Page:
In the exhibition, monumental and ritual objects from Teotihuacan’s three largest pyramids—the Feathered Serpent Pyramid, the Moon Pyramid, and the Sun Pyramid—are shown alongside mural paintings, ceramics, and stone sculptures from the city’s apartment compounds. By bringing these pieces together, and contextualizing specific sites within the city, this is an unprecedented opportunity to experience a significant place in Mexico’s cultural landscape.

Map drawing of Teotihuacan site
Site map of Teotihuacan. Composed by Hilary Olcott, Image courtesy of the FAMSF.
Detail of exhibits at de Young Museum
Installation of “Teotihuacan: City of Water, City of Fire” at the de Young Museum. Image courtesy of the FAMSF.

Edited by Matthew Robb and co-published with the de Young Museum, the beautifully illustrated catalogue is equally impressive in its scope and ability to unearth the secrets within and beneath the city that are only now coming to light.

Cover image of exhibition catalogue

For an all-access preview of the exhibition check out the Teotihuacan digital story. We expect that it will inspire not only a visit to the exhibition, but also a trip to Mexico to see the captivating and mysterious ancient city en vivo.

Note that the exhibition will also travel to the Los Angeles County Museum of Art (LACMA) in Spring 2018.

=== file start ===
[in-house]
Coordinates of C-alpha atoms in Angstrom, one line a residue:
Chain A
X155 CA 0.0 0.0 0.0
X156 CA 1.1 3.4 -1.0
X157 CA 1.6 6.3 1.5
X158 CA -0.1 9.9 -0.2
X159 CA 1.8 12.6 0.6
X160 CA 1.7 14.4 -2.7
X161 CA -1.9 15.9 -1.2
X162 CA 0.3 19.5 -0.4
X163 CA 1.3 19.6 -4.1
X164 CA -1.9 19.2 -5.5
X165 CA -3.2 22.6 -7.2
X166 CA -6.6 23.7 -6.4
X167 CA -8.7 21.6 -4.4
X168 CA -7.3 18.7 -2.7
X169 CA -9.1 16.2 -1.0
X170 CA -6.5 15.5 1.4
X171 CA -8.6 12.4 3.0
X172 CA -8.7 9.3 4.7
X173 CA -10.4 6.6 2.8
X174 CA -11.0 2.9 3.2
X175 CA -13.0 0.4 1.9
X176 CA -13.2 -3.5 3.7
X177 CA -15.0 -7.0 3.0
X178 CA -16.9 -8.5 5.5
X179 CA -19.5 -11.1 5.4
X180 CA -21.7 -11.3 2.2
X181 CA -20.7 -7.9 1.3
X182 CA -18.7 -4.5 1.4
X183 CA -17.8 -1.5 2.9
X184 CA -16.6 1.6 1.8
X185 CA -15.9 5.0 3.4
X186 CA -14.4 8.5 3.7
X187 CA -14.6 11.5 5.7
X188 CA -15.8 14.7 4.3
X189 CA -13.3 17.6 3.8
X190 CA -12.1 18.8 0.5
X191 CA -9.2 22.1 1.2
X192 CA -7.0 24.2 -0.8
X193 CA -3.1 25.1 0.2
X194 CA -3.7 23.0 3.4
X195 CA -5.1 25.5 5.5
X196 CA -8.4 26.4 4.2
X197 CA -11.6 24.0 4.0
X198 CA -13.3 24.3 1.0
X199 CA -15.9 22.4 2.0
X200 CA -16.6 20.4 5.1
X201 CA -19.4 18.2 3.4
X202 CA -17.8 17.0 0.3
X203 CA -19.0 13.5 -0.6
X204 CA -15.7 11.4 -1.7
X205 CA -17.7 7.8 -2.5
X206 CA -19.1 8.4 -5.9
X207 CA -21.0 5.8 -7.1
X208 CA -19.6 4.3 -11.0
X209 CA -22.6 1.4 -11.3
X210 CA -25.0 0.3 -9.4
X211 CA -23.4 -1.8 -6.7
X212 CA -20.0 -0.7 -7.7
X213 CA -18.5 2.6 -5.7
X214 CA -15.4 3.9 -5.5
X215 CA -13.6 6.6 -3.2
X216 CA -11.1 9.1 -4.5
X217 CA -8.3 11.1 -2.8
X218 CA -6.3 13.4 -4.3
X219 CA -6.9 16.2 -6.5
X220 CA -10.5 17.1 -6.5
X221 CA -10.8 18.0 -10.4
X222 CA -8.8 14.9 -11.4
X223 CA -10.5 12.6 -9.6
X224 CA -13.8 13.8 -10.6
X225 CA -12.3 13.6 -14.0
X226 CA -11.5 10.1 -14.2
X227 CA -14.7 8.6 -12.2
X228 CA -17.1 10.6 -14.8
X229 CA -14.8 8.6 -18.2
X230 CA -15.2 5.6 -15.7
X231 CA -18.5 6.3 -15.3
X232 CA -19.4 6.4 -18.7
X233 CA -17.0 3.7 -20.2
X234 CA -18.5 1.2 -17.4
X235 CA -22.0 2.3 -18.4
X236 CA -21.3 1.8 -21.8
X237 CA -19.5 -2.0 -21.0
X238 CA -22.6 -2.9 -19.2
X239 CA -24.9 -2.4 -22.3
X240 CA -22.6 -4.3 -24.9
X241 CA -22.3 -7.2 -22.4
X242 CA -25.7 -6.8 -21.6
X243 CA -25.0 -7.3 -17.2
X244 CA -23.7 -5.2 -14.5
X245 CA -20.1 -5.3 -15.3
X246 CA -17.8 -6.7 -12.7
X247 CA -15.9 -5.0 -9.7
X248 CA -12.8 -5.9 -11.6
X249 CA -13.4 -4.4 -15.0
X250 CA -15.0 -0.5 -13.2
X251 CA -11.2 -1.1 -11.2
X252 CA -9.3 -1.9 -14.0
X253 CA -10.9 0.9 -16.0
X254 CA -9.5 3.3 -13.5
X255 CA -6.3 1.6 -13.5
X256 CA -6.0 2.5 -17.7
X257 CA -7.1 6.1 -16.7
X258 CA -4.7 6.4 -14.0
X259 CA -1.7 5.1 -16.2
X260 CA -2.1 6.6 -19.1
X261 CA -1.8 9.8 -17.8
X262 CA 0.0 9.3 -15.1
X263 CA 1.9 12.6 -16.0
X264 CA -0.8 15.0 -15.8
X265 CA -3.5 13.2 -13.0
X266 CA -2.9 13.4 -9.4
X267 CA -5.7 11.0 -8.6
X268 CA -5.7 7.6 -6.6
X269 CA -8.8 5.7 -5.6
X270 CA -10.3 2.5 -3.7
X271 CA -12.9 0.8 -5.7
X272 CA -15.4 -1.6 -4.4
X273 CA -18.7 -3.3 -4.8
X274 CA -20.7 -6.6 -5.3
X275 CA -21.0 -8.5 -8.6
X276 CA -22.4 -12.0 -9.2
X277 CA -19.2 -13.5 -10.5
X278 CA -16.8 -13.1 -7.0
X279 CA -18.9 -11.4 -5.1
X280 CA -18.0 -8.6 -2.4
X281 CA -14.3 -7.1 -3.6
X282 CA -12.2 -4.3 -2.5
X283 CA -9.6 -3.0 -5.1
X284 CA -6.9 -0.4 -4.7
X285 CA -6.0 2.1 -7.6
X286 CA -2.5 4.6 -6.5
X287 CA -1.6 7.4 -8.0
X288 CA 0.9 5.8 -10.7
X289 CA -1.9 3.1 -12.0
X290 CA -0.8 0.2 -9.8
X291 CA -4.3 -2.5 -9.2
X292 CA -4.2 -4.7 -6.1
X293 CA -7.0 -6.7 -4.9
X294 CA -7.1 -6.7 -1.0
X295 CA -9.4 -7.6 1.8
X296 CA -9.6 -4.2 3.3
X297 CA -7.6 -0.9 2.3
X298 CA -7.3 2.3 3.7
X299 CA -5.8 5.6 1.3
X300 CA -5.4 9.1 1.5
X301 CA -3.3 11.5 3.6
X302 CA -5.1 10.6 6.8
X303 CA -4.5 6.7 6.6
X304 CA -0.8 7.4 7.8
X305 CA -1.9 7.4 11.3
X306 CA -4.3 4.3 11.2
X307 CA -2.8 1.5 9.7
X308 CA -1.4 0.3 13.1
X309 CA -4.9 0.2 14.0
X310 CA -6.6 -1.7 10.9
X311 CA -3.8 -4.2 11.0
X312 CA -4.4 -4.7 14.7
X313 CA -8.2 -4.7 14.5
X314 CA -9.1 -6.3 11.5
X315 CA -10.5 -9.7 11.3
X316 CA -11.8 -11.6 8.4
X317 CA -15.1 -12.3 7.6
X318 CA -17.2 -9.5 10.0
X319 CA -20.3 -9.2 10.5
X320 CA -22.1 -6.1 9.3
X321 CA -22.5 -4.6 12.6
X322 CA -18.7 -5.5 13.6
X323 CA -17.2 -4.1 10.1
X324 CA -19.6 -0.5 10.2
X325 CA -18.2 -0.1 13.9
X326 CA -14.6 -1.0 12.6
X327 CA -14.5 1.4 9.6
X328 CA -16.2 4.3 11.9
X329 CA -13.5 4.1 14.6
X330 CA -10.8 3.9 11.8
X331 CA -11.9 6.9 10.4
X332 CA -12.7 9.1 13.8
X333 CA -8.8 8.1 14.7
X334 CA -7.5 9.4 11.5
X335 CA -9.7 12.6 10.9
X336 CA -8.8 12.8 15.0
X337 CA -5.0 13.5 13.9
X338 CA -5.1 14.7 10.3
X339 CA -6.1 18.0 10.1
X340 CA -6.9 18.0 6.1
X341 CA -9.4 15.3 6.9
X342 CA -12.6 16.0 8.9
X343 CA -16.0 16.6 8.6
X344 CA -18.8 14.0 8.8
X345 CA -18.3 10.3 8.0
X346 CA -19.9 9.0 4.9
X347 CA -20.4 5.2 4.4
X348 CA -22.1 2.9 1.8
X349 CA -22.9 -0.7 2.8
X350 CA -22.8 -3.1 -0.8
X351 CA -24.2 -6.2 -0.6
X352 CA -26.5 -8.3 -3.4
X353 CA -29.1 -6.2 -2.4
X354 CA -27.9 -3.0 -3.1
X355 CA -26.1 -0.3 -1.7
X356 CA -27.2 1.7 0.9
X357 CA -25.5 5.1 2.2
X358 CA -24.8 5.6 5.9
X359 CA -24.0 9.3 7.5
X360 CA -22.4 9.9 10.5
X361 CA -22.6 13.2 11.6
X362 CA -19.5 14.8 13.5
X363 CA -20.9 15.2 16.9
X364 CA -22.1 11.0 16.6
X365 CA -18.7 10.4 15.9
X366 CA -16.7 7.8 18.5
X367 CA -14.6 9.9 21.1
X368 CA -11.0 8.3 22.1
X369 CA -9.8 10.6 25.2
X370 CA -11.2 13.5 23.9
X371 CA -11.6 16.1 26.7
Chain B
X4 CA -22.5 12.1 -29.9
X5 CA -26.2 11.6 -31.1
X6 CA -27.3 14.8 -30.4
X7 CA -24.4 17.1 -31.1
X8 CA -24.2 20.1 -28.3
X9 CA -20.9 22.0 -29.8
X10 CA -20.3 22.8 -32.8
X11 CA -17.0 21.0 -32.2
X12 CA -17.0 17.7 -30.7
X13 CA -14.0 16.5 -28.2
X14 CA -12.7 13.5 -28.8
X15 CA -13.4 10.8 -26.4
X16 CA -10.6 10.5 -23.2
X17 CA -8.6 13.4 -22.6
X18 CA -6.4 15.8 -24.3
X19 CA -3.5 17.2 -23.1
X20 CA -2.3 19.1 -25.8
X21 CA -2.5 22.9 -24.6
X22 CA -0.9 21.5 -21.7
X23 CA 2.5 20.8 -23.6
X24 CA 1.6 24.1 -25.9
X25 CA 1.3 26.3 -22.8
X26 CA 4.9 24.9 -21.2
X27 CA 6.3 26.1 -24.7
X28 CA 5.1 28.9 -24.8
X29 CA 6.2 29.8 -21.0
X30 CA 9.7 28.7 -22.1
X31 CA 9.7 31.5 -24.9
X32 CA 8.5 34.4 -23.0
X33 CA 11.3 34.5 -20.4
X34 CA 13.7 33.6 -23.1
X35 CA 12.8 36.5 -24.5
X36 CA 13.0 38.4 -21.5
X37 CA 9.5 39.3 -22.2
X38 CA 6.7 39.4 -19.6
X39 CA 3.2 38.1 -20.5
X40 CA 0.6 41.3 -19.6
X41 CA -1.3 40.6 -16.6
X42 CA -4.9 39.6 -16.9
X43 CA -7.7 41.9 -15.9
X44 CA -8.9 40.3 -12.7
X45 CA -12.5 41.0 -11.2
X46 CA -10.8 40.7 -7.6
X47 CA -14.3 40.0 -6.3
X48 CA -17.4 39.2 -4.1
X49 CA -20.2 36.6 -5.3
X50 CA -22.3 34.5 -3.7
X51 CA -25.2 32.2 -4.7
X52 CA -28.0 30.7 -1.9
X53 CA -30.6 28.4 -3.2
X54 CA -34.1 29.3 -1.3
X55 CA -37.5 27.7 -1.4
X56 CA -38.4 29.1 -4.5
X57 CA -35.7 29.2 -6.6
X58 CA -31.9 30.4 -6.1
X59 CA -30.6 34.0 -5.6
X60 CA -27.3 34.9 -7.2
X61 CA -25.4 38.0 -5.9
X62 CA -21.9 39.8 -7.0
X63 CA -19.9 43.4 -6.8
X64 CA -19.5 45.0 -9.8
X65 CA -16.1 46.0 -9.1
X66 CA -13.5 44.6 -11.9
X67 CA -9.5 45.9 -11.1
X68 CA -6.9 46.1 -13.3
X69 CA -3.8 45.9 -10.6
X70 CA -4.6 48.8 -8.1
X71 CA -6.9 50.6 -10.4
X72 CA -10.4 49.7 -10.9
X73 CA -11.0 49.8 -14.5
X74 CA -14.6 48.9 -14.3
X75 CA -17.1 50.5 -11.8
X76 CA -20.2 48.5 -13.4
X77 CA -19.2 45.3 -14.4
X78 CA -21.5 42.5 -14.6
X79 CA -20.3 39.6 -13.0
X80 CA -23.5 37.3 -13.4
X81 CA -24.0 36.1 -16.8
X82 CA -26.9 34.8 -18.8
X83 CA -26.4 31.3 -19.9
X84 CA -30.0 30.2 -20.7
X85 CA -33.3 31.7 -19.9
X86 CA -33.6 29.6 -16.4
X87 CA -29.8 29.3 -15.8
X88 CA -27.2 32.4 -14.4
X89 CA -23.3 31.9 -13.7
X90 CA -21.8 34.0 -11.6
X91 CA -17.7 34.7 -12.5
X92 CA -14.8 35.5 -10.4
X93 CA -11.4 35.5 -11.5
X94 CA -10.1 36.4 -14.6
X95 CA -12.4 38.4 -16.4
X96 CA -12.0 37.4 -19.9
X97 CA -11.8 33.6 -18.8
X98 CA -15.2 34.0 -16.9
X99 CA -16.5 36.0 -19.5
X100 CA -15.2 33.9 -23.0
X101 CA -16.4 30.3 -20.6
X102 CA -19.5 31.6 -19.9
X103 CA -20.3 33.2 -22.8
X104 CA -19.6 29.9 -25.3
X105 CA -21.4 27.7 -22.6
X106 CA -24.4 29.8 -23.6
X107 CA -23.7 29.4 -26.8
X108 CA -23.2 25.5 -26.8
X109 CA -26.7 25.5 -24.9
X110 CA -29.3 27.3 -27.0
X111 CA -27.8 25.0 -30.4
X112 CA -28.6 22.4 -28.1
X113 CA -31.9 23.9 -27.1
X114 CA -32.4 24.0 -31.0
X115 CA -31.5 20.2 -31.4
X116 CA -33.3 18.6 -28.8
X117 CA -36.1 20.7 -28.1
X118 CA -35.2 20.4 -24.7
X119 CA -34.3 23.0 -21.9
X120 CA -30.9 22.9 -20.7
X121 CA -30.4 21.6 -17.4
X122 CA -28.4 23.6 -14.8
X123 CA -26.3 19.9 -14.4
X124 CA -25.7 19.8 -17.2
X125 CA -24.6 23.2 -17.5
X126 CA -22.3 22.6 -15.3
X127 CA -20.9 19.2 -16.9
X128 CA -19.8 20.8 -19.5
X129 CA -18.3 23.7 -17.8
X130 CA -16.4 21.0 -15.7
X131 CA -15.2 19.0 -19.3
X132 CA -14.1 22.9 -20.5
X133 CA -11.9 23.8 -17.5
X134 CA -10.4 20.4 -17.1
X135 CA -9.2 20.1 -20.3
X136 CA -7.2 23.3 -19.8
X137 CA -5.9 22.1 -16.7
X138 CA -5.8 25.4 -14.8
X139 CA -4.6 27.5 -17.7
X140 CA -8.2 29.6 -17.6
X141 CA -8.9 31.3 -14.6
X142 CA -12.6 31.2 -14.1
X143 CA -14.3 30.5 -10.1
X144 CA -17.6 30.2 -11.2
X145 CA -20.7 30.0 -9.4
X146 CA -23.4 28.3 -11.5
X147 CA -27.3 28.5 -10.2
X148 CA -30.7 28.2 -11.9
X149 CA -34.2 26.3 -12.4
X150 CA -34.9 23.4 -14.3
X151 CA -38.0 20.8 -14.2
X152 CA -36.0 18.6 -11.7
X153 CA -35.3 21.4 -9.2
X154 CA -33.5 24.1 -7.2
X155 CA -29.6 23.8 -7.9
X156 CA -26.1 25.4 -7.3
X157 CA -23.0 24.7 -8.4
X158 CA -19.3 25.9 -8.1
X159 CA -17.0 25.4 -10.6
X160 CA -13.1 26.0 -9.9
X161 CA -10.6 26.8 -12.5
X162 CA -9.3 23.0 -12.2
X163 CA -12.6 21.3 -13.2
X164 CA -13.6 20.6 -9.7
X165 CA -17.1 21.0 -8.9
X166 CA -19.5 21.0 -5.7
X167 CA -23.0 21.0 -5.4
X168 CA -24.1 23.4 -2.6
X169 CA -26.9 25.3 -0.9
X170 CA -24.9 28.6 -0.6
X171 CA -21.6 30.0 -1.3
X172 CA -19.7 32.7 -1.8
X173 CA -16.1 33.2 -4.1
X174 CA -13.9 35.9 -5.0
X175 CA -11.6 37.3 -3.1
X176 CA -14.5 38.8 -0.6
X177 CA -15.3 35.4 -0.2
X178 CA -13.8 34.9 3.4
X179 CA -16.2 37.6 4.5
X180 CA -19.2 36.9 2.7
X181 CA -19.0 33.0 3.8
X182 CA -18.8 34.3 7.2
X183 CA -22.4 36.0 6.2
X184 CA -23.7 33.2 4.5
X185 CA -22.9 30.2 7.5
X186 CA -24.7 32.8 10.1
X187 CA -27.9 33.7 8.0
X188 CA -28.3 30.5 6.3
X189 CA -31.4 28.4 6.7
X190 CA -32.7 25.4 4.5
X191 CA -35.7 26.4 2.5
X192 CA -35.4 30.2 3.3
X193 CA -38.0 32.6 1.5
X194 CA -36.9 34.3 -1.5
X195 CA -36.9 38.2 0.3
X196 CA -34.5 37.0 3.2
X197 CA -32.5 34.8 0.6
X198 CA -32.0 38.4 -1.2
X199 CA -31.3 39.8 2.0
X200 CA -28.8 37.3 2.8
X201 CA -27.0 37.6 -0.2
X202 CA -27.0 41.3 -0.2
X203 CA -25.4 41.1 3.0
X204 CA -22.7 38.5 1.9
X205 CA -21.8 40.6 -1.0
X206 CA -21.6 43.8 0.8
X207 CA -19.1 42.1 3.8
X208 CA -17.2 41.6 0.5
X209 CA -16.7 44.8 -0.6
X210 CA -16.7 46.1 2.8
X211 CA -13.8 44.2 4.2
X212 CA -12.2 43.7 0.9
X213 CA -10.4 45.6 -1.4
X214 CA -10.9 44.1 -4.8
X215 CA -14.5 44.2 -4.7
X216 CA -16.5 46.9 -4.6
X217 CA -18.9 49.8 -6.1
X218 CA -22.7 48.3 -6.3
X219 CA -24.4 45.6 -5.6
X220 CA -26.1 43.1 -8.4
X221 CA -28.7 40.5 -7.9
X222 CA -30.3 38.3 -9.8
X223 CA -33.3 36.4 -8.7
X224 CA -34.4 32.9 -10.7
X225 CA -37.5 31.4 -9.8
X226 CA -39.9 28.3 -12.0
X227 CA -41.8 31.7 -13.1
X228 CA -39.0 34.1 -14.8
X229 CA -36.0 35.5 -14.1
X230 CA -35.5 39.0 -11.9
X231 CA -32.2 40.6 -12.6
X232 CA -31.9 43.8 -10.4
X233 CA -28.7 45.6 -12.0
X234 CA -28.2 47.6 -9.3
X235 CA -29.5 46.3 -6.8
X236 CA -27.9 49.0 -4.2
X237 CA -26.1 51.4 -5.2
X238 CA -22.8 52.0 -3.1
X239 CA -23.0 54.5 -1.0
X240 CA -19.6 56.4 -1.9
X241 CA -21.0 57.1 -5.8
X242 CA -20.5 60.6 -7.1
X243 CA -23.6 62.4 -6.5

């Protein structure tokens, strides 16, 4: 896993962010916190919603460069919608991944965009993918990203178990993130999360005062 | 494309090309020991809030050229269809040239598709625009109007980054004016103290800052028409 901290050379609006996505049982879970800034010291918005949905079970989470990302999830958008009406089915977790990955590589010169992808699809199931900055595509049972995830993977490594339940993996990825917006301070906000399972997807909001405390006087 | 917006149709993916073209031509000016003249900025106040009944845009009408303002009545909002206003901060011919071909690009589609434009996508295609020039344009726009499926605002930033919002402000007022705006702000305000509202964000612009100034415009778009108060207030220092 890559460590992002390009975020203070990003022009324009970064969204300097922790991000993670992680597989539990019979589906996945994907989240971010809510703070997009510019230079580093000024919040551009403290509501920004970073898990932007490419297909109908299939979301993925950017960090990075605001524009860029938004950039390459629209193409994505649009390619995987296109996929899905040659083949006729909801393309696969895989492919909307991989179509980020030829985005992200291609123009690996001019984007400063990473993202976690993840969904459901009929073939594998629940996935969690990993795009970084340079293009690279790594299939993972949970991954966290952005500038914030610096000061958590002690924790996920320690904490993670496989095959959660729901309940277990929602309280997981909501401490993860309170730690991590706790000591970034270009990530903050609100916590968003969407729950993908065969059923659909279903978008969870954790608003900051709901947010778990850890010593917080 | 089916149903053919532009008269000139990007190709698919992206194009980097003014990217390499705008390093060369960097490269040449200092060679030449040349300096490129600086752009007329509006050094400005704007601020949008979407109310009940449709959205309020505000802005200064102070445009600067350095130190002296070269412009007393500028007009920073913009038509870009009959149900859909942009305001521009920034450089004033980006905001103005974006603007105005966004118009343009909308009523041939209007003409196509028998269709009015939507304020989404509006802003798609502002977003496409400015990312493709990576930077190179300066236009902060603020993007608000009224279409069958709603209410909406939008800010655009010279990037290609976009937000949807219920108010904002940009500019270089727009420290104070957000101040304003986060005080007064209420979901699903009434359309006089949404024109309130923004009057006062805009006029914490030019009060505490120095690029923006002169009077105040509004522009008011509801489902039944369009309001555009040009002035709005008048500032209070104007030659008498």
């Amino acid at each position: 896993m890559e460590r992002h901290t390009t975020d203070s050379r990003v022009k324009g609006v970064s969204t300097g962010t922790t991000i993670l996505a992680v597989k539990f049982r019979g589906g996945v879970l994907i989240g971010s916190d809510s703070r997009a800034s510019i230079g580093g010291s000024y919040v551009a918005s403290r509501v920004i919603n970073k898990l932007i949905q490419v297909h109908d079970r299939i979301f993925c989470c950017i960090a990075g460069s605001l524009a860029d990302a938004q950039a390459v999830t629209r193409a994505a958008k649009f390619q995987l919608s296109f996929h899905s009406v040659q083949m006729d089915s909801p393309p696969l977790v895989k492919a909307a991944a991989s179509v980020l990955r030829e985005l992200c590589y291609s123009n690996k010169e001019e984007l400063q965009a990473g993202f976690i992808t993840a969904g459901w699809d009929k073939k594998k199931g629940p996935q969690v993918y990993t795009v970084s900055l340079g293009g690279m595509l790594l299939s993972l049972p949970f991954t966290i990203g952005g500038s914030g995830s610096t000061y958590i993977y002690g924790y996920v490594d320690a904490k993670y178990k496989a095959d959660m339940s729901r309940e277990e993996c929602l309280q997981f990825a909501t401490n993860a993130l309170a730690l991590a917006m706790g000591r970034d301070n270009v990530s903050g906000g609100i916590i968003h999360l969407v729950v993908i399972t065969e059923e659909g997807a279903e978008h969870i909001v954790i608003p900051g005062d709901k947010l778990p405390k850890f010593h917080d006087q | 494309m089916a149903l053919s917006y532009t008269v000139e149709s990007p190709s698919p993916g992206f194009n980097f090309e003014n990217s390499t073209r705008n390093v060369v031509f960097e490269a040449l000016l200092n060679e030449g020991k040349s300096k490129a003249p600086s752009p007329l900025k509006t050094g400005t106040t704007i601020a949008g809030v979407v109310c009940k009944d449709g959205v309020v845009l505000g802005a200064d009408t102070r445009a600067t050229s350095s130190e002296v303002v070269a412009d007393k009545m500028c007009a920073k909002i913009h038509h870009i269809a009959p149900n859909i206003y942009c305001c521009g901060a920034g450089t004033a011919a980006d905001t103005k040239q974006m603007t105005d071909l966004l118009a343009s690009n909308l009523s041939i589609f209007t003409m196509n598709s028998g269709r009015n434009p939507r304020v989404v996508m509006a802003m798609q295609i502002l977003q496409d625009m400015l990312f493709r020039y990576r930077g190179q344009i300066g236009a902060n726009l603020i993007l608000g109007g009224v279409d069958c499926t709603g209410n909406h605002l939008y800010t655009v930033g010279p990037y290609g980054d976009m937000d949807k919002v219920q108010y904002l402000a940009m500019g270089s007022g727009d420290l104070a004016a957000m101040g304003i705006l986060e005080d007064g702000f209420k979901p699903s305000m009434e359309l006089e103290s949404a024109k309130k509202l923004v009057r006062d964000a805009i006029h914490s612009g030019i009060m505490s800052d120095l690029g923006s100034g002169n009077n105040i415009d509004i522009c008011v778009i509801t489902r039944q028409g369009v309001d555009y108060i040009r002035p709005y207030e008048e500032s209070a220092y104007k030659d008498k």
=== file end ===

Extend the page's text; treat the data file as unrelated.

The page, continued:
In honor of International Archaeology Day, save 30% on the exhibition catalogue with code 16M4197.

 


#MuseumWeek Spotlight: Upcoming Exhibitions + Catalogues

While #MuseumWeek can be used to highlight timely issues in the art world, or just for fun, we are featuring some of our fantastic museum partners, along with the upcoming catalogues we’re co-publishing with them.

First up, our neighbors at the Oakland Museum of California. Opening on April 29, Of Dogs and Other People: The Art of Roy De Forest features the dream-like works of American painter Roy De Forest.

Available now, exhibition catalogue by Susan Landauer

“In this thoroughly professional, immaculately organized, and factually overflowing book, the reader is set to be inspired by the adventure that was Roy De Forest.” —New York Journal of Books

The engaging catalogue presents gorgeous color reproductions of De Forest’s finest artworks, plus a variety of figure illustrations that illuminate the artist’s diverse sources and freewheeling social and creative milieu in Northern California.

Check out OMCA’s new e-magazine for extensive content related to the show, including listening stations featuring audio narrations from unconventional guides. Of special note, this exhibition is supported in part by an award from the National Endowment for the Arts.